Proposal (132) to South American Classification Committee
Merge families Dendrocolaptidae and Furnariidae
Effect on SACC: This would combine two families into one.
Background: Controversy over whether the woodcreepers and ovenbirds should both be ranked at the family level or treated as subfamilies of the same family go almost 100 years. See brief summary under Dendrocolaptidae at the SACC site, or see Remsen (2003) or Marantz et al. (2003). The controversy has two components: a trivial one on whether each group "deserves" family or subfamily rank, and an important one on whether the two groups are reciprocally monophyletic.
New data: Irestedt et al.'s (2002) DNA sequence data indicated that Furnariidae was paraphyletic with respect to the Dendrocolaptidae because Sclerurus was basal to Dendrocolaptidae + rest of Furnariidae. Chesser (2004) analyzed both nuclear and mitochondrial DNA and had much greater taxon-sampling than Irestedt et al. (2002); he found strong support for the above relationship (e.g., 99% bootstrap value) as well as for Geositta also lying outside Dendrocolaptidae + rest of Furnariidae (and Geositta and Sclerurus as sisters). Of interest is that Ames (1971) long ago noted that Geositta did not have the syringeal structure that defined the rest of the Furnariidae. Geositta and Sclerurus each have unique minor phenotypic traits that distinguish them from other ovenbirds (Remsen 2003).
Analysis: Two independent genetic data sets strongly indicate that the Furnariidae is a paraphyletic taxon as currently constituted, thus confirming suspicions that date back to at least Ihering (1915) and consistent with morphological data (e.g., Ames 1971, Feduccia 1973). Therefore, to maintain the two families as monophyletic taxa, as in our current list, is not defensible with any data of which I am aware.
One solution would be to create yet a third family-level taxon for Geositta + Sclerurus, but with only one data set to support the monophyly of that grouping, I would be highly reluctant to concoct a novel family-level taxon (especially given the rather disturbing biogeographic anomaly that that sister relationship would represent).
The other solution is to simply revert to earlier treatments that recognize only a single family, Furnariidae and to also abandon subfamily ranks for woodcreepers and ovenbirds.
Recommendation: I vote YES on this because the combination of recent genetic and historical evidence makes untenable the ranking these two groups as separate taxa at any level.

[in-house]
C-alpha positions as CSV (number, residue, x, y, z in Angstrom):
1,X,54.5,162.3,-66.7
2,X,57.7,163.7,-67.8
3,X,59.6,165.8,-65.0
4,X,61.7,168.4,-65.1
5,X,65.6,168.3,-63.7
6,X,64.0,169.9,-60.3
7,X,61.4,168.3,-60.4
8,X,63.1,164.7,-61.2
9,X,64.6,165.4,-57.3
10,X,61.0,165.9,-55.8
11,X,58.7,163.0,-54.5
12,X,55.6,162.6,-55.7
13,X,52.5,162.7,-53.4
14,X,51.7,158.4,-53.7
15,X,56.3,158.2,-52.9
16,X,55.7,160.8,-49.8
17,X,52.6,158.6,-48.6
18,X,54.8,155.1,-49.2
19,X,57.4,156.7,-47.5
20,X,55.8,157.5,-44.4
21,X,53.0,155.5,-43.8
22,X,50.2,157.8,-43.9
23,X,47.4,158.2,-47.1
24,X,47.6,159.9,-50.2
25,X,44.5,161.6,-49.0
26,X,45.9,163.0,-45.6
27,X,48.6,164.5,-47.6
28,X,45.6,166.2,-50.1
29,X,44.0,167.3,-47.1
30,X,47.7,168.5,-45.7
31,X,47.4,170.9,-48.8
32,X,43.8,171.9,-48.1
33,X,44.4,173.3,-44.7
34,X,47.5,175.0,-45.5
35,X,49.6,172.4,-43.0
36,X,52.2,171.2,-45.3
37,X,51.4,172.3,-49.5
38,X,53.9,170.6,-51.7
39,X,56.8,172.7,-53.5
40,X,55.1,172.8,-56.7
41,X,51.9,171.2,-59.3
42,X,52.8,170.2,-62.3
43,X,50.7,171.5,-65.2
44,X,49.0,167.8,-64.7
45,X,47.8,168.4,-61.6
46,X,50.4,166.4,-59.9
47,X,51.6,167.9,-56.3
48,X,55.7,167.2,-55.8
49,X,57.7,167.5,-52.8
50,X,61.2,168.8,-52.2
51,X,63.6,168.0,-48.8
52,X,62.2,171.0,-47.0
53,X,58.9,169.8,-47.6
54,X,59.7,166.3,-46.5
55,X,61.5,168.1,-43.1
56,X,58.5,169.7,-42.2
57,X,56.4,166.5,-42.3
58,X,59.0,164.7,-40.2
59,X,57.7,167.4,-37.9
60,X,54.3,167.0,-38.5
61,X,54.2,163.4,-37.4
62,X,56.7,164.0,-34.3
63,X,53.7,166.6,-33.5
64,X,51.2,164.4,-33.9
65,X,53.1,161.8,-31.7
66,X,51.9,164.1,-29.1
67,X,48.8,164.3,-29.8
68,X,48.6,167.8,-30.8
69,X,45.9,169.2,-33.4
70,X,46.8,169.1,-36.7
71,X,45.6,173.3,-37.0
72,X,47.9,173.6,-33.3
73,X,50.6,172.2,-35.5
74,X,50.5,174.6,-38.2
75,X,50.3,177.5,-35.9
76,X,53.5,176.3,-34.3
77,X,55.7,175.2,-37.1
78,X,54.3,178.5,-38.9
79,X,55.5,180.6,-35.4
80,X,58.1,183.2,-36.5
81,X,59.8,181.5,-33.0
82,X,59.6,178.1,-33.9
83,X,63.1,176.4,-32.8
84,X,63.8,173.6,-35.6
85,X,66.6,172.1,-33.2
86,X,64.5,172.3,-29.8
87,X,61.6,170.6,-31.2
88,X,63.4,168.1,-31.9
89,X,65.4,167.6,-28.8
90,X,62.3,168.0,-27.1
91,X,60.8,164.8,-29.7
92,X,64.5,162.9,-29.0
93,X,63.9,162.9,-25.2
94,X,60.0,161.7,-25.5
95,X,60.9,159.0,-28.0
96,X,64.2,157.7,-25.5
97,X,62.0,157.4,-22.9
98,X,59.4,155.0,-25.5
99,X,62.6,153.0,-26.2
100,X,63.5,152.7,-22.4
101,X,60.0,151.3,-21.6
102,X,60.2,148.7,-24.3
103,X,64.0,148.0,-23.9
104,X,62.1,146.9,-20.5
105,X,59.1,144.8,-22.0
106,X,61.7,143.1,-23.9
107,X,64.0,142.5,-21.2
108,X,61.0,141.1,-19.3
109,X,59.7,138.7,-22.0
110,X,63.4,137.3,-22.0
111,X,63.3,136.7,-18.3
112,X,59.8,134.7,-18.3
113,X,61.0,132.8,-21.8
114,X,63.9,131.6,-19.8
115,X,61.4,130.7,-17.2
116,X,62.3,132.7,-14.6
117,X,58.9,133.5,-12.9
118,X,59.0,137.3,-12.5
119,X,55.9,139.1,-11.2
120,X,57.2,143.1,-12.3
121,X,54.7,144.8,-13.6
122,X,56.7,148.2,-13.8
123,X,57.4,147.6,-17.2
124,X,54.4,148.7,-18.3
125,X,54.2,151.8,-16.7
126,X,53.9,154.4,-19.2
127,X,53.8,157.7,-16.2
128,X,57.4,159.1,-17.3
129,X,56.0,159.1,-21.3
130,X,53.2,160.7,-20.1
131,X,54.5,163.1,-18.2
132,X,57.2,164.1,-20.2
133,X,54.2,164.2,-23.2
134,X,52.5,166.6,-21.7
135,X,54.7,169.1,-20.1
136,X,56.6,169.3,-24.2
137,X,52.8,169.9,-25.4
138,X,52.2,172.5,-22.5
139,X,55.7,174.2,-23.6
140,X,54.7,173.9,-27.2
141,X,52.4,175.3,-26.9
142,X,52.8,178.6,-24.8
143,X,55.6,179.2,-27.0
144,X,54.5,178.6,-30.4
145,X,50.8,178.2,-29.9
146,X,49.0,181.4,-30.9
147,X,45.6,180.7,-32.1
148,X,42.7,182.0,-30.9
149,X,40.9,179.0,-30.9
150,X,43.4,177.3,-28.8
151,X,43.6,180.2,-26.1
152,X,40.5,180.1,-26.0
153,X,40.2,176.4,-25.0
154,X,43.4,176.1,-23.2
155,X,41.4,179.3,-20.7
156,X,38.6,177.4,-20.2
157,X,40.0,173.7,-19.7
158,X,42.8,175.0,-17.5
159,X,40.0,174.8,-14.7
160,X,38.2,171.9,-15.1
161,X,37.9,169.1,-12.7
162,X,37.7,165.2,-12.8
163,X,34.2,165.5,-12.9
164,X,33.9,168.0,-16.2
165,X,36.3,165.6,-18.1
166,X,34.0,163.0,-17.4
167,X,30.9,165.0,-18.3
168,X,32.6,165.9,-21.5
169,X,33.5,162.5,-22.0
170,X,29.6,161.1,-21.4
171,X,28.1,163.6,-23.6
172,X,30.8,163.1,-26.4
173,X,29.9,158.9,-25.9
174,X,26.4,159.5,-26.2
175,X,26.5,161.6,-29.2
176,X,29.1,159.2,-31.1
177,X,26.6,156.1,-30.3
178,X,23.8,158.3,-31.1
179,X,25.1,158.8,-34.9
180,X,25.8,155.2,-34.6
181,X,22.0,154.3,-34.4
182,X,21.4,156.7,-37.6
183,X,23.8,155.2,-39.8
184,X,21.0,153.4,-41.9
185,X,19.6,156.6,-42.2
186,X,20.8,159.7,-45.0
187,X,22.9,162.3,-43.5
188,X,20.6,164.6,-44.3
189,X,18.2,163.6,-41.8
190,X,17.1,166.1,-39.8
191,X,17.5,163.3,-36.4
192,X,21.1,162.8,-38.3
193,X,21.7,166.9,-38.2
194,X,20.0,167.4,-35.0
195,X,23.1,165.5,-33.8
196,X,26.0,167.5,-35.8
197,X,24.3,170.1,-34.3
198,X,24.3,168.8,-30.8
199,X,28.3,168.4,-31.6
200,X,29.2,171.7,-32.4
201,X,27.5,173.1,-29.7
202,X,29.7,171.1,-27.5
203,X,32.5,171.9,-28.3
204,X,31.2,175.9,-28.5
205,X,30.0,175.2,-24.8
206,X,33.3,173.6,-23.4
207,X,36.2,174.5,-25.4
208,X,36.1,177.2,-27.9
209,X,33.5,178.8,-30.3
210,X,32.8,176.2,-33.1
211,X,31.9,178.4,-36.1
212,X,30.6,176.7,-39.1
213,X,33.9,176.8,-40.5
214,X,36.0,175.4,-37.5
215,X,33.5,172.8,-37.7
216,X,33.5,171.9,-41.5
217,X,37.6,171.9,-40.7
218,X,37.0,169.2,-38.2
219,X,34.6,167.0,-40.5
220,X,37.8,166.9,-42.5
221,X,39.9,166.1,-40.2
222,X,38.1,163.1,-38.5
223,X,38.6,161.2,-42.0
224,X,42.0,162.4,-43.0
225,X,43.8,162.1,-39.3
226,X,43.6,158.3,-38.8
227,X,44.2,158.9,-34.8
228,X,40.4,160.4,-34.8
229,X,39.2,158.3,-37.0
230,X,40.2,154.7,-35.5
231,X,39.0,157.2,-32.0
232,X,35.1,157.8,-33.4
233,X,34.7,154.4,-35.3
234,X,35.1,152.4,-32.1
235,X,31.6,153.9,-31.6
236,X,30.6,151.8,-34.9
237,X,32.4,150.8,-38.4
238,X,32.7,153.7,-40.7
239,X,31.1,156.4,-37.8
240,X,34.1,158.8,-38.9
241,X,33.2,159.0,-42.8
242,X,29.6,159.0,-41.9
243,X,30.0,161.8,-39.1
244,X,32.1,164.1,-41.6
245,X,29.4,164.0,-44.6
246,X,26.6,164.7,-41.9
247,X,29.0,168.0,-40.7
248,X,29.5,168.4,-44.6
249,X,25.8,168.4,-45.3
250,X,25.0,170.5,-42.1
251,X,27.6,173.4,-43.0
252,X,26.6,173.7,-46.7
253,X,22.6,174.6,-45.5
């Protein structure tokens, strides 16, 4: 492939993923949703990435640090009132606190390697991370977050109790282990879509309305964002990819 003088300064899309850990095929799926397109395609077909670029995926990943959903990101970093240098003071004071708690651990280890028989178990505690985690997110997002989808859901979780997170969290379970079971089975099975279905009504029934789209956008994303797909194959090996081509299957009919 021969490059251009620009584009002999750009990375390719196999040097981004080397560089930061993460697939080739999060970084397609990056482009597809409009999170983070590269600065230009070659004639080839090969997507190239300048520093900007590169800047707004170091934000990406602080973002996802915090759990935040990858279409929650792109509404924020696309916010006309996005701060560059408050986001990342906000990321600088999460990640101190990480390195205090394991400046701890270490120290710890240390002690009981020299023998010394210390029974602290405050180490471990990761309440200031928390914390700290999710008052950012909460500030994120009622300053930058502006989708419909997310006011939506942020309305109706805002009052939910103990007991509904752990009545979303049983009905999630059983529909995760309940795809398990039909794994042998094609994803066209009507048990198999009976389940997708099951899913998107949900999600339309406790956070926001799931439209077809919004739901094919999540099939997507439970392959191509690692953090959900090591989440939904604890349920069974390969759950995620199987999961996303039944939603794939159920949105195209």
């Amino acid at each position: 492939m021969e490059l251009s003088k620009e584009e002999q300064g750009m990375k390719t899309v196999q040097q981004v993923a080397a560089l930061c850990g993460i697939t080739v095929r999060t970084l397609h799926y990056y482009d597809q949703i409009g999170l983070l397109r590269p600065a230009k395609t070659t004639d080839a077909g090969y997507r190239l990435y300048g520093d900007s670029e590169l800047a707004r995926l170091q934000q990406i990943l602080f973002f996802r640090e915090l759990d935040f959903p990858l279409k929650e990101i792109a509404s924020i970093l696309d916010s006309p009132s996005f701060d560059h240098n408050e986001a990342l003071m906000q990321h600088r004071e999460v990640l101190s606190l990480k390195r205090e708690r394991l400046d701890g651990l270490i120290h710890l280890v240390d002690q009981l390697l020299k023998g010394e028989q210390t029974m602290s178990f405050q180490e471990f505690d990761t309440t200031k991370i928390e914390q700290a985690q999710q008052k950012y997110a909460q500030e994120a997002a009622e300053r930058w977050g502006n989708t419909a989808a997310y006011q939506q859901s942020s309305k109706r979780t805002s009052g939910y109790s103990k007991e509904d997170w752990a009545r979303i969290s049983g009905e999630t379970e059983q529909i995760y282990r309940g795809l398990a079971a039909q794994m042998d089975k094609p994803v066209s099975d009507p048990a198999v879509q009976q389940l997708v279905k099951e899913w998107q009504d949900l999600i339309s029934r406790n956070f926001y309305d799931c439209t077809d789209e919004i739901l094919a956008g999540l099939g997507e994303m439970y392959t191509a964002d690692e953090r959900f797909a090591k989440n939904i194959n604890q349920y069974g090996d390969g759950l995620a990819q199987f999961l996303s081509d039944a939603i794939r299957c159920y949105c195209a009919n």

If this proposal passes, I may do another on linear sequence with respect to Geositta and Sclerurus. For now, however, the effect on our list would be to simply place all Dendrocolaptidae at the END of the Furnariidae.
AMES, P. L. 1971. The morphology of the syrinx in passerine birds. Bulletin Peabody Museum Natural History 37: 1-194.
CHESSER, R. T. 2004. Molecular systematics of New World suboscine birds. Molecular Phylogenetics and Evolution 32: 11-24.
FEDUCCIA, A. 1973. Evolutionary trends in the Neotropical ovenbirds and woodhewers. Ornithol. Monogr. 13.
IRESTEDT, M., J. FJELDSÅ, U. S. JOHANSSON, AND P. G. P. ERICSON. 2002. Systematic relationships and biogeography of the tracheophone suboscines (Aves : Passeriformes). Molecular Phylogenetics & Evolution 23: 499-512.
MARANTZ, C. A., A. ALEIXO, L. R. BEVIER, AND M. A. PATTEN. 2003. Family Dendrocolaptidae (woodcreepers). Pp. 358-447 in "Handbook of the Birds of the World, Vol. 8. Broadbills to tapaculos." (J. del Hoyo et al., eds.). Lynx Edicions, Barcelona.
REMSEN, J. V., JR. 2003. Family Furnariidae (ovenbirds). Pp. 162-357 in "Handbook of the Birds of the World, Vol. 8. Broadbills to tapaculos." (J. del Hoyo et al., eds.). Lynx Edicions, Barcelona.
Van Remsen, September 2004
Comments from Stiles: "YES. Ever since Feduccia's study I have felt comfortable with woodcreepers as a subfamily of Furnariidae (though less so if all subfamilies are abolished, though this might be a necessary result of the Sclerurus-Geositta connection). Actually, the latter might not be so terribly illogical as an old subfamily of very terrestrial furnariids that initially got split by the Andes rising, with the Pacific guys adapting to very dry habitats and the eastern bunch spreading into humid forest)."
Comments from Robbins: "YES, as the molecular data clearly support this treatment."
Comments from Nores: "YES; a pesar de que sentimentalmente me resulta poco agradable eliminar la familia Dendrocolaptidae, el hecho de que dos diferentes estudios genéticos llegan a la misma conclusión resulta definitivo. De todos modos, sigo pensando que en morfología y comportamiento son bastante diferentes como para pertenecer a diferentes familias."
Comments from Silva: "YES. I think this is the best solution."
Comments from Zimmer: "I vote "YES" for all of the reasons stated by Van."
Comments from Jaramillo: "YES. However, I am uncomfortable doing away with the subfamilies. Is it not reasonable to propose a new subfamily for Sclerurus and Geositta? Was Upucerthia sampled in the Chesser paper? I have a hard time believing that Geositta and Upucerthia are not in the same group.”
Additional comment from Remsen: “Alvaro – yes Upucerthia sampled.”